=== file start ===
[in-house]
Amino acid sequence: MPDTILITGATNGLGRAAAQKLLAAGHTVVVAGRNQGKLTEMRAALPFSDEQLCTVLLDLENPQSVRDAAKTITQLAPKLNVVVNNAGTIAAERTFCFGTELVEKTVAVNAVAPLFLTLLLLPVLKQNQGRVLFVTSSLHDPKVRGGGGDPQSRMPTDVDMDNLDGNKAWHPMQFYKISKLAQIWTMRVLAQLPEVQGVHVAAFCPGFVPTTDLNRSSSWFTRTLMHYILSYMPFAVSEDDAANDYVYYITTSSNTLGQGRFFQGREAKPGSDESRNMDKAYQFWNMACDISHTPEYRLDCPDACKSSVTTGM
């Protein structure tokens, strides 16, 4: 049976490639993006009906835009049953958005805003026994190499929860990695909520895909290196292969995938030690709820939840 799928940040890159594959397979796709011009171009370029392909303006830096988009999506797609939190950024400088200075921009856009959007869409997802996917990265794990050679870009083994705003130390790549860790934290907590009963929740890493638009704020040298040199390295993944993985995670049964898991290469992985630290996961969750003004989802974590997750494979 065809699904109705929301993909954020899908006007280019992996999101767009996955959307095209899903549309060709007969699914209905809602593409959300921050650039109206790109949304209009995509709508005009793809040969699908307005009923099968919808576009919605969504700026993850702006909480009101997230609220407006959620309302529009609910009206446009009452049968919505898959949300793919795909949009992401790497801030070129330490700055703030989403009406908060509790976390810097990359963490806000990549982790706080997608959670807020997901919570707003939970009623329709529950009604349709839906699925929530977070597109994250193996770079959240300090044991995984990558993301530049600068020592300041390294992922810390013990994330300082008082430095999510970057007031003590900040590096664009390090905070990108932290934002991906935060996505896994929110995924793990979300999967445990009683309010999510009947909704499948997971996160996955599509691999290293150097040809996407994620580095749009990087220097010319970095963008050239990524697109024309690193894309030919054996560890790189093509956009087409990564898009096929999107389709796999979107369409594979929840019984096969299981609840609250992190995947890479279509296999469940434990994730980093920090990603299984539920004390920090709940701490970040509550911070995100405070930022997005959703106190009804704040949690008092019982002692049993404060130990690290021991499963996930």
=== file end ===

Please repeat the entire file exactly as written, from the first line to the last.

[in-house]
Amino acid sequence: MPDTILITGATNGLGRAAAQKLLAAGHTVVVAGRNQGKLTEMRAALPFSDEQLCTVLLDLENPQSVRDAAKTITQLAPKLNVVVNNAGTIAAERTFCFGTELVEKTVAVNAVAPLFLTLLLLPVLKQNQGRVLFVTSSLHDPKVRGGGGDPQSRMPTDVDMDNLDGNKAWHPMQFYKISKLAQIWTMRVLAQLPEVQGVHVAAFCPGFVPTTDLNRSSSWFTRTLMHYILSYMPFAVSEDDAANDYVYYITTSSNTLGQGRFFQGREAKPGSDESRNMDKAYQFWNMACDISHTPEYRLDCPDACKSSVTTGM
């Protein structure tokens, strides 16, 4: 049976490639993006009906835009049953958005805003026994190499929860990695909520895909290196292969995938030690709820939840 799928940040890159594959397979796709011009171009370029392909303006830096988009999506797609939190950024400088200075921009856009959007869409997802996917990265794990050679870009083994705003130390790549860790934290907590009963929740890493638009704020040298040199390295993944993985995670049964898991290469992985630290996961969750003004989802974590997750494979 065809699904109705929301993909954020899908006007280019992996999101767009996955959307095209899903549309060709007969699914209905809602593409959300921050650039109206790109949304209009995509709508005009793809040969699908307005009923099968919808576009919605969504700026993850702006909480009101997230609220407006959620309302529009609910009206446009009452049968919505898959949300793919795909949009992401790497801030070129330490700055703030989403009406908060509790976390810097990359963490806000990549982790706080997608959670807020997901919570707003939970009623329709529950009604349709839906699925929530977070597109994250193996770079959240300090044991995984990558993301530049600068020592300041390294992922810390013990994330300082008082430095999510970057007031003590900040590096664009390090905070990108932290934002991906935060996505896994929110995924793990979300999967445990009683309010999510009947909704499948997971996160996955599509691999290293150097040809996407994620580095749009990087220097010319970095963008050239990524697109024309690193894309030919054996560890790189093509956009087409990564898009096929999107389709796999979107369409594979929840019984096969299981609840609250992190995947890479279509296999469940434990994730980093920090990603299984539920004390920090709940701490970040509550911070995100405070930022997005959703106190009804704040949690008092019982002692049993404060130990690290021991499963996930």